U.S. exploration and production (E&P) companies slightly increased their 2018 oil hedging during the second quarter, with 2019 still around normal levels, even though oil futures inched above long-term budgets of $50-55/bbl, according to a review by Goldman Sachs.

Analyst Brian Singer and his team reviewed where covered E&P hedging activity stood at the end of June versus what it was at the end of March. There was “minimal change,” he said.

Post-2Q2018, E&Ps were 52% hedged for oil, 3% above an equivalent 49% at the end of the first quarter. For 2019, hedging had climbed to 23% from 16% post-1Q2018 results.

“Current hedged prices of $60/bbl for 2019 are slightly below oil strip prices of $63/bbl for 2019,” Singer noted. “While this may provide some level of restraint (in addition to greater focus on capital discipline) to ramping activity…E&Ps on average raised their 2018 capital budgets by 7% on average with second quarter results.”

Hedged oil/liquids production for 2019 “is roughly in-line with historical averages two quarters ahead of the start of the next year,” he said.

Goldman analysts expect increased capital expenditures (capex) to have little impact on 2018 oil production growth overall, and they have lowered estimates for second half output by 1%. However, “we expect slightly higher (0.4%) 2019 growth as a result of incremental capex spent this year.”

On the natural gas side, covered E&P hedging for 2018 was roughly flat at 51% in the second quarter, versus 50% in the first quarter.

Gas producers covered by Goldman also had hedged 28% of 2019 output in the second quarter, which is slightly above the five-year seasonal average of 26%.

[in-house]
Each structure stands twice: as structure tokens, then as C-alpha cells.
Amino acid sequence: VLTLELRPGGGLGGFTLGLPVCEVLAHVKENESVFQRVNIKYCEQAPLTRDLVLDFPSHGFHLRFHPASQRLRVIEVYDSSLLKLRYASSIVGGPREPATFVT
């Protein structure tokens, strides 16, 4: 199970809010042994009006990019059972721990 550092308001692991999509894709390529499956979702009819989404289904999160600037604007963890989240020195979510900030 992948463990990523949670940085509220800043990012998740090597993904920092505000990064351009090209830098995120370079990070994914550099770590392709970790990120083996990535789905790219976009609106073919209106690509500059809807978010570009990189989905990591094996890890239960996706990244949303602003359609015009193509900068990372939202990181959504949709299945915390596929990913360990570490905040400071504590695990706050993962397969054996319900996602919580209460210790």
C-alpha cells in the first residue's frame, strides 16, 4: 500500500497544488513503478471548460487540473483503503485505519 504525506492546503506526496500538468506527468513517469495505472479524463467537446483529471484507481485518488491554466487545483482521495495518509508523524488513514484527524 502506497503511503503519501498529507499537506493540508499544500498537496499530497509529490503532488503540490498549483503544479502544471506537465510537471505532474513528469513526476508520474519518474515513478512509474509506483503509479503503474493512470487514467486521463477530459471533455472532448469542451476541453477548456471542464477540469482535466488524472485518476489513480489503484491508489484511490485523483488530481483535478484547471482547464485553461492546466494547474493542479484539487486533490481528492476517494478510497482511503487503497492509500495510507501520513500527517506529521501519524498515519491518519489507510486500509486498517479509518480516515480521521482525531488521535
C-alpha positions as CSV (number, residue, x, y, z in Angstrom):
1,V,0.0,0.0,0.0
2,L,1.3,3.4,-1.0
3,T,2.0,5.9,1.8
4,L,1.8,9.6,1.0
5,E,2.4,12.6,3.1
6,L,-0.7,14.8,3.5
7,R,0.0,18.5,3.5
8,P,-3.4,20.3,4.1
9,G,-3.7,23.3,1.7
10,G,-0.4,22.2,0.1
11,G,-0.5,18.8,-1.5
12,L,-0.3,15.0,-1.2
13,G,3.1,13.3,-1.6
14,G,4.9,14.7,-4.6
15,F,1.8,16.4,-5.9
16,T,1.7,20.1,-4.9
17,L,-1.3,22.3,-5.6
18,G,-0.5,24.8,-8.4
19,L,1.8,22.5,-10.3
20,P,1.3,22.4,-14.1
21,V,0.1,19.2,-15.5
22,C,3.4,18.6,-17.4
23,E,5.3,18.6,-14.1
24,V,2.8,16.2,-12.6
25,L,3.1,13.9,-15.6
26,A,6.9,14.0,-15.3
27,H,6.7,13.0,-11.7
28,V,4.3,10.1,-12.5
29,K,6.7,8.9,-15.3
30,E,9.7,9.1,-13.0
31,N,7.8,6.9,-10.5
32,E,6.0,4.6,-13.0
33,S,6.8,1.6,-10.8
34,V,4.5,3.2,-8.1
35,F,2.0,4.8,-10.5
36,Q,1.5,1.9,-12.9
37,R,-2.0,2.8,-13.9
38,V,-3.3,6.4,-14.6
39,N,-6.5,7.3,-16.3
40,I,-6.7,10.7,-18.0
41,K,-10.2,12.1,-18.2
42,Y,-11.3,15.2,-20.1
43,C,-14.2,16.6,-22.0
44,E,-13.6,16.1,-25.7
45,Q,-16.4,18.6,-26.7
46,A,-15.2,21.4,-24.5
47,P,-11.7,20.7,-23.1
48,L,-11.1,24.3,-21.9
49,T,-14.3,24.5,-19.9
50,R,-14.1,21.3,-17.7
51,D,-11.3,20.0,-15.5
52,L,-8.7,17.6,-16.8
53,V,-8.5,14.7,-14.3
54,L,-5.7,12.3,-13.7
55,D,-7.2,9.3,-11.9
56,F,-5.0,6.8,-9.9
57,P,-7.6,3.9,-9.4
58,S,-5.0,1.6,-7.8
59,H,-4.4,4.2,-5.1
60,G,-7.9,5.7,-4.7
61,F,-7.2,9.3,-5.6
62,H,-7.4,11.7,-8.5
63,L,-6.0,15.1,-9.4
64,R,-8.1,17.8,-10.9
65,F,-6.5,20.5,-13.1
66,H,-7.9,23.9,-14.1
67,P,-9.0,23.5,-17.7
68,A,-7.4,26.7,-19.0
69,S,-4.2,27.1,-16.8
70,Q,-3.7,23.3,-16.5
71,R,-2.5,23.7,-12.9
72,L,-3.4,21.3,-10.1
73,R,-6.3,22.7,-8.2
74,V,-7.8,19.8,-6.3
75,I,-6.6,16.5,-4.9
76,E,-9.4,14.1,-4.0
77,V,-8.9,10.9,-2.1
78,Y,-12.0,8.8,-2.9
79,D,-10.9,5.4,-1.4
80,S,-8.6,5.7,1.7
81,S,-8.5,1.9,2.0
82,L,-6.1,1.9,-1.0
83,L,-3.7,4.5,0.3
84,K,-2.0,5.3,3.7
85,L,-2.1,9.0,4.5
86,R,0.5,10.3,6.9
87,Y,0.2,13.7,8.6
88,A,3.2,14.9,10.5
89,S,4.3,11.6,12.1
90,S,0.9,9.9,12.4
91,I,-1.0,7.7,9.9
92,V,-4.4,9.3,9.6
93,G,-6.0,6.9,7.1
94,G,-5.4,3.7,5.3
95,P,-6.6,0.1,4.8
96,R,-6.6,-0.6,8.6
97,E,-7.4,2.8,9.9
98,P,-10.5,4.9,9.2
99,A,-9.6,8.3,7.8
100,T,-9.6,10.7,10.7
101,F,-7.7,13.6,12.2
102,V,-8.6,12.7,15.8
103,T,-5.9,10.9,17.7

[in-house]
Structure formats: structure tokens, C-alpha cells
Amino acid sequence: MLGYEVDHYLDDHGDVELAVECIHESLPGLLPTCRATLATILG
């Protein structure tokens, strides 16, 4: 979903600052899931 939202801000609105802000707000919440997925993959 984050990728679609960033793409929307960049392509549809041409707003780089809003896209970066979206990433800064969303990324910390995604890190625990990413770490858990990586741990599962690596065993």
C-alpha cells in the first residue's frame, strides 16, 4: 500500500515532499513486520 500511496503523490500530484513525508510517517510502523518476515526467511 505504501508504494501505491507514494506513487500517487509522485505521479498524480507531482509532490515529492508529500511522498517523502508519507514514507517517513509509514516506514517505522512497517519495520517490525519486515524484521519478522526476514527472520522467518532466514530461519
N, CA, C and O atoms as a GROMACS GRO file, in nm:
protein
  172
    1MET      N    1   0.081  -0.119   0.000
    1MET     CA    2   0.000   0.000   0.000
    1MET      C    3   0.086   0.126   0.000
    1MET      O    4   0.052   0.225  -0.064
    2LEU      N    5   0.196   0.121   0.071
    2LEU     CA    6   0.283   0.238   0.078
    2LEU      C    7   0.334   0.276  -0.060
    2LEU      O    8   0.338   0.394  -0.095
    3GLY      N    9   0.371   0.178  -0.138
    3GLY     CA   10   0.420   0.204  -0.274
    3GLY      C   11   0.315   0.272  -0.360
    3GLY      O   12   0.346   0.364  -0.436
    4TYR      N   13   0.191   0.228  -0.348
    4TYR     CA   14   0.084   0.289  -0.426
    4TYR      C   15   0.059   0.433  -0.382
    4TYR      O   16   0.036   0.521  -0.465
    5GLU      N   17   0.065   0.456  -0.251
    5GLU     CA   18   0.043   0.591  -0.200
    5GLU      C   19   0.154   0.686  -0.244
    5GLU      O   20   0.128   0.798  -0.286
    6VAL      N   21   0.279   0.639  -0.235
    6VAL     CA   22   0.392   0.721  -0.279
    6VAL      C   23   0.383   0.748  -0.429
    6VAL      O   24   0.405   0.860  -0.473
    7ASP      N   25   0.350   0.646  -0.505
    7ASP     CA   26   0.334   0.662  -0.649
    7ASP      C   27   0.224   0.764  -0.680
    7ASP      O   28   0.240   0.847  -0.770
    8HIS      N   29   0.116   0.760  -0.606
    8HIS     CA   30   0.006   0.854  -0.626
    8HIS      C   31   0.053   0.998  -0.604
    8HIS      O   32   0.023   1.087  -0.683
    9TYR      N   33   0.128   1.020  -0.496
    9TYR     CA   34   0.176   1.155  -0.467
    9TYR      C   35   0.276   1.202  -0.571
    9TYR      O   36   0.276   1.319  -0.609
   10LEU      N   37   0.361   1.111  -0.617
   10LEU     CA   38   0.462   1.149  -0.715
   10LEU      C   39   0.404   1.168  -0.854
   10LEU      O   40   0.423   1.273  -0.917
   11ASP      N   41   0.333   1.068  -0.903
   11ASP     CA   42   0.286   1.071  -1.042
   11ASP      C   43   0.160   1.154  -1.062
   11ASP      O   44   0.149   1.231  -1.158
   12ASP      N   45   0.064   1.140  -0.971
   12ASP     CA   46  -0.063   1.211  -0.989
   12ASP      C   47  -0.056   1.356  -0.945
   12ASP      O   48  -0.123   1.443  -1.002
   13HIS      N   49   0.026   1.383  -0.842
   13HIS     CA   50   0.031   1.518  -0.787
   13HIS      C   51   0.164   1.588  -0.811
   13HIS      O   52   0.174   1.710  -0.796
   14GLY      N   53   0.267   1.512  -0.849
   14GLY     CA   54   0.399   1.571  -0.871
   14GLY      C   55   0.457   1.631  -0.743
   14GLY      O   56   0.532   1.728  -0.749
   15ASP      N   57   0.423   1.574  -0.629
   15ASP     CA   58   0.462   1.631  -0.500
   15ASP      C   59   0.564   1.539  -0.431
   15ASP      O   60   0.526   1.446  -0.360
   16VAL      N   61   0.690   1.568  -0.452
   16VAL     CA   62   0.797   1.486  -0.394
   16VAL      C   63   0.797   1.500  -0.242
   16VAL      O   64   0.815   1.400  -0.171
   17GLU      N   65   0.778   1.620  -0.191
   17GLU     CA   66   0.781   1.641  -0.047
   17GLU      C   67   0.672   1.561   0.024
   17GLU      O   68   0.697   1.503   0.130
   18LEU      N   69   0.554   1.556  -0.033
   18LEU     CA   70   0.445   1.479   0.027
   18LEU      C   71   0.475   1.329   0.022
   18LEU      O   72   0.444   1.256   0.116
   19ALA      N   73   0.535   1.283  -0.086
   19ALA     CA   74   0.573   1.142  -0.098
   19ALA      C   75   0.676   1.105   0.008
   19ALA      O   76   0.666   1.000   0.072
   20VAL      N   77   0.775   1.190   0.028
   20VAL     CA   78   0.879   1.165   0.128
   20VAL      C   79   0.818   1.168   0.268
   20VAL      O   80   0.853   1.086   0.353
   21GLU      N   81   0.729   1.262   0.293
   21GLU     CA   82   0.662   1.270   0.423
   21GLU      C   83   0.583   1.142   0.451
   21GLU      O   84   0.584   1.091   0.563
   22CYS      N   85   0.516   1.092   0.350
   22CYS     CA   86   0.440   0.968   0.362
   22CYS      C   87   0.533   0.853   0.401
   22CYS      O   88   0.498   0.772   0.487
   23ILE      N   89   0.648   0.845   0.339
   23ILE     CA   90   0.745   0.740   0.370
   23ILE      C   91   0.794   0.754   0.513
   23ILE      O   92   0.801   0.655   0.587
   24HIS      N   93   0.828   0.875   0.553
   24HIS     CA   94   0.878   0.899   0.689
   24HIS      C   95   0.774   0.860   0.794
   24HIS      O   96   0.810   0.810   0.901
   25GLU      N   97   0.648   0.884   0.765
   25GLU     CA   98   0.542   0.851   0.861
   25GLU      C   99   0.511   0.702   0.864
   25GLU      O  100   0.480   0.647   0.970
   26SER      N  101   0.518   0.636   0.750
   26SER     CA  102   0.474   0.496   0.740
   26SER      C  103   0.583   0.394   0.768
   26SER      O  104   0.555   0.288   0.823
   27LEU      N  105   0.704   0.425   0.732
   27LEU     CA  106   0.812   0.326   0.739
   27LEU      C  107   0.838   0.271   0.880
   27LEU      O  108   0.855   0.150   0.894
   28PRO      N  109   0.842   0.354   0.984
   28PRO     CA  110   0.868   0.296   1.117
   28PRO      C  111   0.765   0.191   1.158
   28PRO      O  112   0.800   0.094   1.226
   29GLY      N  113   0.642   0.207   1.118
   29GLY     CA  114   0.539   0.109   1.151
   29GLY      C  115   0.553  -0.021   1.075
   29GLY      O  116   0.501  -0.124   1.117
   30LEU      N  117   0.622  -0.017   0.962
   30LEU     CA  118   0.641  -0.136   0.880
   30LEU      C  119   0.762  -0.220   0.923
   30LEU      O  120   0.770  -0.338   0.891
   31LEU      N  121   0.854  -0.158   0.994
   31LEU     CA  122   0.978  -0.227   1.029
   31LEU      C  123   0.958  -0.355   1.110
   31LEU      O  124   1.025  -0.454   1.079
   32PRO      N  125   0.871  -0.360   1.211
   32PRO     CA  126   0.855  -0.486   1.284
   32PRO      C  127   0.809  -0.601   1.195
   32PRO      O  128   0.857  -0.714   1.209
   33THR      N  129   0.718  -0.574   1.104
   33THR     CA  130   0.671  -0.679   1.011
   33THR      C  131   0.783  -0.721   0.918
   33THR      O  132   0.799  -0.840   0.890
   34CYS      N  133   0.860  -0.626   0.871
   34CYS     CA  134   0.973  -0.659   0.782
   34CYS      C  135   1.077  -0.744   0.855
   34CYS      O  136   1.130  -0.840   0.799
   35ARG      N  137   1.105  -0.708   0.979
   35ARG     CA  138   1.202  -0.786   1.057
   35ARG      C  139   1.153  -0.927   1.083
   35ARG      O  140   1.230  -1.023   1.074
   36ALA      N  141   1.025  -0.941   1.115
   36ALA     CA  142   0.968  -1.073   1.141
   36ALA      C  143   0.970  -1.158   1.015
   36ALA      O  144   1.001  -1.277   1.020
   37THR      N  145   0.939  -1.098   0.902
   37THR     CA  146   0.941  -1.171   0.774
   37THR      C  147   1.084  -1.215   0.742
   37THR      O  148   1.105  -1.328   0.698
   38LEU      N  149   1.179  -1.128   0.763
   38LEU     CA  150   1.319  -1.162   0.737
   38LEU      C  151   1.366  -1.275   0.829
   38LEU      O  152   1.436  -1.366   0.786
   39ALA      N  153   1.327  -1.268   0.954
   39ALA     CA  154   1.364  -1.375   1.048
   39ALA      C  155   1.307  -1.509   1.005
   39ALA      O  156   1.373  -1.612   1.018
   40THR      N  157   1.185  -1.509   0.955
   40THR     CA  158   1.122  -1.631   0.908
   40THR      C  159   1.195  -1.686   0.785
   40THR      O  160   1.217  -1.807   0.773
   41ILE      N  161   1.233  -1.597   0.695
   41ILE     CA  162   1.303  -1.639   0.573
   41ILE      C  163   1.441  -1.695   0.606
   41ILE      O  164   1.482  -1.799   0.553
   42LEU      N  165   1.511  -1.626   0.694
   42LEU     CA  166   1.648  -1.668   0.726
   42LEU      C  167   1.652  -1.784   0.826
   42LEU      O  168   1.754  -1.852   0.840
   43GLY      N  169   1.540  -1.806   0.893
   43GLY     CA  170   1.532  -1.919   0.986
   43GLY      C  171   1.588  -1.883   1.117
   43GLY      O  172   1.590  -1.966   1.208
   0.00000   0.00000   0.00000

“Weaker balance sheet companies remain relatively better hedged, and 34% of 2019 covered company oil growth comes from six of 32 non-gassy E&Ps that are hedged less than 10% for oil in 2019,” Singer said.

Most of the production growth this year will be from well-hedged E&Ps, although that may be less so in 2019, according to Goldman.

This year’s hedging is being done at an average price of $58/bbl West Texas Intermediate (WTI), below current strip pricing of $65, and “is likely one of the drivers of E&P capital discipline as hedges in place help reduce cash flow volatility and allow producers to execute on planned guidance within a $50-60/bbl WTI oil price range.”

A “meaningful portion” of this year’s oil production growth may be driven by the better hedged E&Ps, with an estimated 48% of growth from 24 covered oil-weighted producers that were more than 50% hedged.

“In contrast, based on hedges disclosed for 2019 thus far, we see only three of 32 (ex-gassy) E&Ps with more than 50% of oil production hedged, and expect the bulk of year/year production growth (34%) to come from producers that are hedged at 10% or less,” Singer said.

Price exposure in the Permian Basin’s Midland remains a key concern as takeaway constraints and widening differentials begin to pressure operators. Those concerns came into sharper focus during second quarter conference calls.

“With second quarter earnings, while most were noncommittal regarding reducing/shifting capital in/away from the Permian, some such as Noble Energy Inc. cited constraints/pricing concerns as rationale for reallocation of capital to other basins in the second half of 2018,” Singer said. Noble is shifting some capex to the Eagle Ford Shale and Denver-Julesburg Basin to adjust for the lack of Permian takeaway.

Goldman is forecasting an $11.50/bbl spread on average in 2019 between Midland-WTI.

The temporary period of wider Midland differentials “will have both a cash flow and potentially volume impact for select producers,” said Singer, but “we have seen many E&Ps move to mitigate Midland price exposure through a combination of firm transport contracts and/or Midland basis hedges.”